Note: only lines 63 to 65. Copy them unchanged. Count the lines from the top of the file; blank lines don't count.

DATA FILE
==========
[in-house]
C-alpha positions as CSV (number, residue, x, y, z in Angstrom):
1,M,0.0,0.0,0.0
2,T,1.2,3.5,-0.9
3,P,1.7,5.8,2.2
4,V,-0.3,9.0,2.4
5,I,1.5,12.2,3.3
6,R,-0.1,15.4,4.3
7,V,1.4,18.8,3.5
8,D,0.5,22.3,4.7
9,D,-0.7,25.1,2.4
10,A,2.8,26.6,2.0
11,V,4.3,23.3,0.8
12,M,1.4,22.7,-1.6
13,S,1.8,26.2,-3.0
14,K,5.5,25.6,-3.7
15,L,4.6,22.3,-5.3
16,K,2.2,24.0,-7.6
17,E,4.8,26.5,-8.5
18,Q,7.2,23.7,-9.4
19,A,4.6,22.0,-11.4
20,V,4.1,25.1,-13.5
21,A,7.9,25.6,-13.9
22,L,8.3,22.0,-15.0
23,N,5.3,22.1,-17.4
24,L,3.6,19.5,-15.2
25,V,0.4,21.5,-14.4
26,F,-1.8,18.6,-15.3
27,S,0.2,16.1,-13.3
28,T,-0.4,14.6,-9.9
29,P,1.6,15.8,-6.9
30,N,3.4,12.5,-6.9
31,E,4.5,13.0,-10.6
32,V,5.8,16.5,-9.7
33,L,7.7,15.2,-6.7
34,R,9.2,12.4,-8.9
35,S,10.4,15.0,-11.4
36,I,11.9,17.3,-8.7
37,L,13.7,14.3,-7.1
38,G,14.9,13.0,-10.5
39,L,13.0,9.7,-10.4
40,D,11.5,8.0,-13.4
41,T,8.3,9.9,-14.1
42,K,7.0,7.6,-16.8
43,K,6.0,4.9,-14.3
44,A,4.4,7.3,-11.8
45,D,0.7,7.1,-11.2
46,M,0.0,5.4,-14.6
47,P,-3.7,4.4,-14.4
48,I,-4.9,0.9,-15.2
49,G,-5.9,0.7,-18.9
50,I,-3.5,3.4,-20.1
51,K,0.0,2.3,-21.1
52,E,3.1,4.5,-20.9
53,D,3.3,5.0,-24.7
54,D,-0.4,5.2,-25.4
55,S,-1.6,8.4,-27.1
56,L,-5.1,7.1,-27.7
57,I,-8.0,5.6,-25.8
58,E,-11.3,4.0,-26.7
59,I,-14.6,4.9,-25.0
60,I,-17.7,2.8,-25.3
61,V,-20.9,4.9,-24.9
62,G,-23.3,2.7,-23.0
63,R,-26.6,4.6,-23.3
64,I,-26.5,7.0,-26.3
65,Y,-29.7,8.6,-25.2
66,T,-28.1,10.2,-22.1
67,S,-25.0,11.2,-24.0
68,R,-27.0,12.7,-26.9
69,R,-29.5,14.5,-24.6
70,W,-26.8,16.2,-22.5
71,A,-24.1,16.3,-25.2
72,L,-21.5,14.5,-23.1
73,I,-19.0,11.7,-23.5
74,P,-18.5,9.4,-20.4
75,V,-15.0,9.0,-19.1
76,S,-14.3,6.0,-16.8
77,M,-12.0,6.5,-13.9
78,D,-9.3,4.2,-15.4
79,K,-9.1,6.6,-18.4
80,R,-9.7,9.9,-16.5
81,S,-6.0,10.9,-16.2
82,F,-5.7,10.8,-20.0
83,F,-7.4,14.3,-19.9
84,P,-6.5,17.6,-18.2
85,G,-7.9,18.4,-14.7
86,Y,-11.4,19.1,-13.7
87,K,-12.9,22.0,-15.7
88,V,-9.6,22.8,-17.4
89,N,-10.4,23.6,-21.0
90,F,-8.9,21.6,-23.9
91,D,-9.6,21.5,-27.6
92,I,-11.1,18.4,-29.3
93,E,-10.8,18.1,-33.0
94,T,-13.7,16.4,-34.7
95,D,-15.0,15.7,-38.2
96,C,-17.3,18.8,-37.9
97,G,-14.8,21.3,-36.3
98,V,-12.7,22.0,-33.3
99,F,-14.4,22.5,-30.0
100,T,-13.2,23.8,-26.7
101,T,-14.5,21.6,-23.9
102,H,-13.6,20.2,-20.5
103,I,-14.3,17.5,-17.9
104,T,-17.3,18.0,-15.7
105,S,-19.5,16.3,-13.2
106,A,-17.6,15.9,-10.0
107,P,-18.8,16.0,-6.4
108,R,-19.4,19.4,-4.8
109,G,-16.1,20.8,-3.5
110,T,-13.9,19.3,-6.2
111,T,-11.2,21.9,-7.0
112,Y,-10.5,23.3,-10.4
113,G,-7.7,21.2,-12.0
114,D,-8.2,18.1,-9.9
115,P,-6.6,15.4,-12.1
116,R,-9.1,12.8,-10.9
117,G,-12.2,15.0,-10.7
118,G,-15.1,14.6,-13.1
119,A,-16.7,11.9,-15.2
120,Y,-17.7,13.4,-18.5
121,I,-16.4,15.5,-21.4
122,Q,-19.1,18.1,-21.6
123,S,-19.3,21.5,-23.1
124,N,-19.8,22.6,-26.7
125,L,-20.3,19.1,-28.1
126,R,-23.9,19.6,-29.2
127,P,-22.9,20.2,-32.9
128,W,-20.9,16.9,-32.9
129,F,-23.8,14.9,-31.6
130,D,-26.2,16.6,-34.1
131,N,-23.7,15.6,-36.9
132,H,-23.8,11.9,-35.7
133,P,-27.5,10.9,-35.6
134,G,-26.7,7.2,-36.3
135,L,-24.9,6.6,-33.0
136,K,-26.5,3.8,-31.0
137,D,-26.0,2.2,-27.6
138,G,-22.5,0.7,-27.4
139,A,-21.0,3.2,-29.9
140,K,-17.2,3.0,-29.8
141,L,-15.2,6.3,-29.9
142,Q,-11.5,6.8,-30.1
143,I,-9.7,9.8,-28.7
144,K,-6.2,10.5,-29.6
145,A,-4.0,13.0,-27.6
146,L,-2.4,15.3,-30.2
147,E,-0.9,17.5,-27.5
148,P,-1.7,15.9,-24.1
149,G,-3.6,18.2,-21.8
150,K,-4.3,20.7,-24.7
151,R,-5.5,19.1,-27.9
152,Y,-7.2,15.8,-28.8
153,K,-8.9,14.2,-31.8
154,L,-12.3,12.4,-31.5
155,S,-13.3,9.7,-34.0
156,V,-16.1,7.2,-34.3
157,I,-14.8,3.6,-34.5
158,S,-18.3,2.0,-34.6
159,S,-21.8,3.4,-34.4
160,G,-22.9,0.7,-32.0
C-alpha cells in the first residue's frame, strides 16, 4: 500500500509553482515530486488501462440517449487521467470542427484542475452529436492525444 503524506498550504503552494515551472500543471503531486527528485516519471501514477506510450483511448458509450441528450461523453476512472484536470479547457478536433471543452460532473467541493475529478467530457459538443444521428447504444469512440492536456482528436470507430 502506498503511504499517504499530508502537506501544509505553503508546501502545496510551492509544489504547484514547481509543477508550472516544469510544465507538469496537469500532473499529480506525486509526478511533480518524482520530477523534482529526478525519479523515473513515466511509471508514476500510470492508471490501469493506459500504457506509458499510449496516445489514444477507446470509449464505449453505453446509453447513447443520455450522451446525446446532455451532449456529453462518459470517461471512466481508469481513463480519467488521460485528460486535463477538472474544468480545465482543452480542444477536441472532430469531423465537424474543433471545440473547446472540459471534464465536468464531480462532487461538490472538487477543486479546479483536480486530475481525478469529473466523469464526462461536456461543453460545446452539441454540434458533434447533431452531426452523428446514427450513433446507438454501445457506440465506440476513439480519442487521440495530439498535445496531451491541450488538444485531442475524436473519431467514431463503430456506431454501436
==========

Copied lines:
61,V,-20.9,4.9,-24.9
62,G,-23.3,2.7,-23.0
63,R,-26.6,4.6,-23.3